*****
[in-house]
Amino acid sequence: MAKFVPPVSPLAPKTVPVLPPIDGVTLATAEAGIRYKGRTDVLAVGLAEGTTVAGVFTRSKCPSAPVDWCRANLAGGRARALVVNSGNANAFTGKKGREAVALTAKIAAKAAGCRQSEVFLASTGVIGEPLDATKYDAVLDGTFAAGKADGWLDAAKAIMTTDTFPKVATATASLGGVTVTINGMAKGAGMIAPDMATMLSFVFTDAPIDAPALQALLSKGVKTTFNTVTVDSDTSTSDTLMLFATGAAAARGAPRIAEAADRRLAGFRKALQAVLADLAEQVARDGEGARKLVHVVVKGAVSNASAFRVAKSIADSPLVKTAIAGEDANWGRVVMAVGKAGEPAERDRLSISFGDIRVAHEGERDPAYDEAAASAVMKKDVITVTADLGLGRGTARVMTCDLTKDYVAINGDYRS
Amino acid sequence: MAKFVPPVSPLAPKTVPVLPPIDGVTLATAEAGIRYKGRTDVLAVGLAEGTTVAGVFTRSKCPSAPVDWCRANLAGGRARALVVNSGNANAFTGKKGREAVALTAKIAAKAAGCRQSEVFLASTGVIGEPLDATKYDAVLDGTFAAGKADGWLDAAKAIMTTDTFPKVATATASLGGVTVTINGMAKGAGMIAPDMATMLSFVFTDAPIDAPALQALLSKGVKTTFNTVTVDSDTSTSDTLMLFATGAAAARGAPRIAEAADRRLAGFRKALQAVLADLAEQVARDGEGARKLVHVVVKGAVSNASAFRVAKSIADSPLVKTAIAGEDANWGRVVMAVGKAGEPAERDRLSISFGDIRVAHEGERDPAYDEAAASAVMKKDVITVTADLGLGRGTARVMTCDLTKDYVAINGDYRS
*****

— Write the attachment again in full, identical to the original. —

[in-house]
Amino acid sequence: MAKFVPPVSPLAPKTVPVLPPIDGVTLATAEAGIRYKGRTDVLAVGLAEGTTVAGVFTRSKCPSAPVDWCRANLAGGRARALVVNSGNANAFTGKKGREAVALTAKIAAKAAGCRQSEVFLASTGVIGEPLDATKYDAVLDGTFAAGKADGWLDAAKAIMTTDTFPKVATATASLGGVTVTINGMAKGAGMIAPDMATMLSFVFTDAPIDAPALQALLSKGVKTTFNTVTVDSDTSTSDTLMLFATGAAAARGAPRIAEAADRRLAGFRKALQAVLADLAEQVARDGEGARKLVHVVVKGAVSNASAFRVAKSIADSPLVKTAIAGEDANWGRVVMAVGKAGEPAERDRLSISFGDIRVAHEGERDPAYDEAAASAVMKKDVITVTADLGLGRGTARVMTCDLTKDYVAINGDYRS
Amino acid sequence: MAKFVPPVSPLAPKTVPVLPPIDGVTLATAEAGIRYKGRTDVLAVGLAEGTTVAGVFTRSKCPSAPVDWCRANLAGGRARALVVNSGNANAFTGKKGREAVALTAKIAAKAAGCRQSEVFLASTGVIGEPLDATKYDAVLDGTFAAGKADGWLDAAKAIMTTDTFPKVATATASLGGVTVTINGMAKGAGMIAPDMATMLSFVFTDAPIDAPALQALLSKGVKTTFNTVTVDSDTSTSDTLMLFATGAAAARGAPRIAEAADRRLAGFRKALQAVLADLAEQVARDGEGARKLVHVVVKGAVSNASAFRVAKSIADSPLVKTAIAGEDANWGRVVMAVGKAGEPAERDRLSISFGDIRVAHEGERDPAYDEAAASAVMKKDVITVTADLGLGRGTARVMTCDLTKDYVAINGDYRS